Someone has a great idea for a business. They just know it’s going to succeed. They’ve turned their den into an office and updated their social media. Now they sit back and wait until the business becomes the talk of the town.
Of course, that’s not how it works.
According to Carolina Rogoll, “to create a successful brand takes strategic thinking and the need to know what not to do as much as what to do. As a branding professional, marketing professor and the author of “Star Brands: A Brand Manager's Guide to Build, Manage & Market Brands” she suggests there are five obstacles to avoid in building a brand.
- Wait to build a brand until it is “successful.” On Day 1 – actually before Day 1 - spend the time articulating who and why it is -- why the brand exists, what it offers to consumers, and what the owner wants to do better than anyone else. Conceive the brand before creating the business.
- Disregard the market place. If the owner believes their services stand alone in the industry – chances are they don’t. The owner needs to understand where it stacks up in the market and how the market it competes in behaves. Lack of understanding of competitors and market dynamics - demographics, industry regulations - will limit the company’s ability to compete. Once the current business environment and brand situation is defined, the company can begin to move forward.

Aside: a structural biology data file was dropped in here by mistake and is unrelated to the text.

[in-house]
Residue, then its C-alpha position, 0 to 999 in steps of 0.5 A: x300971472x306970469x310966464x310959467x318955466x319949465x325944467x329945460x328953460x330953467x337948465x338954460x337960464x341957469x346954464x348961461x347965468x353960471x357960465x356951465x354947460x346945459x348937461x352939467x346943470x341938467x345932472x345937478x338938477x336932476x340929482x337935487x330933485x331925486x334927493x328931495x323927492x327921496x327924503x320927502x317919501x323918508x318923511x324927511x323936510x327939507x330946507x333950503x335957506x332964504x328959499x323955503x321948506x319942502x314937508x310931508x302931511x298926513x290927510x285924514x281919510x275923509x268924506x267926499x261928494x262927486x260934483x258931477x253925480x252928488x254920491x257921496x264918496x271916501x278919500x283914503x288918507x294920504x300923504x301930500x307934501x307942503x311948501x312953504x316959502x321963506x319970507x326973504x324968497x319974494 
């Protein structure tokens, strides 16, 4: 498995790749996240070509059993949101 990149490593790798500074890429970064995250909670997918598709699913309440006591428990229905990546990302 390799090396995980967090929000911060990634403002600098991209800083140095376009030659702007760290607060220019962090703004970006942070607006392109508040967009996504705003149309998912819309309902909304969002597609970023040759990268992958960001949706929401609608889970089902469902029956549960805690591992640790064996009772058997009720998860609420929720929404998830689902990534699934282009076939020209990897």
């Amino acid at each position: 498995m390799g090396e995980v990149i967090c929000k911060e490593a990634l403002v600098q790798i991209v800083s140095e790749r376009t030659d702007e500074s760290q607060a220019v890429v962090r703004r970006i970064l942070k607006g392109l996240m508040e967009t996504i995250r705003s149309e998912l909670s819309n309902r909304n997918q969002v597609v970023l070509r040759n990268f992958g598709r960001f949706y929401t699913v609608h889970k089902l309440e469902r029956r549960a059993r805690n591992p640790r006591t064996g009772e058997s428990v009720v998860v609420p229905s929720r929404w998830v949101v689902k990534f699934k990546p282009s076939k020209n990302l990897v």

- Trying to be all things to all people. Don’t try to cater and talk to all consumers. Define the company’s unique customer. Having a target in mind will help focus the brand’s efforts, such as communication and product development. Follow the 80/20 rule – 80% of potential target market probably won’t buy from the company’s offering, so figure out who the 20% is and focus on them.
- Skip market research because there are no dollars to spend: Testing the product and marketing activity can help focus efforts and money where they matter most. For example, social media allows customers to talk to the company, so solicit opinions, swallow pride and listen! In interactions with customers, offer them incentives like free product to tell what they think. If measure how well a marketing activity works – a discount, an ad -- pick a specific time frame, region or target and compare sales before and after the activity to measure impact.
- Leave the “long term planning” for later. It’s hard to think long-term when tackling the day-to-day challenges of a business. However, the role of a business owner is to set and share their vision. Articulate what is to be achieved, where the company wants to take the brand and what success looks like. A bold and succinct long-range vision keeps company leaders aspiring for growth while staying on path, filters the right opportunities, and motivates the people who will carry your business to success.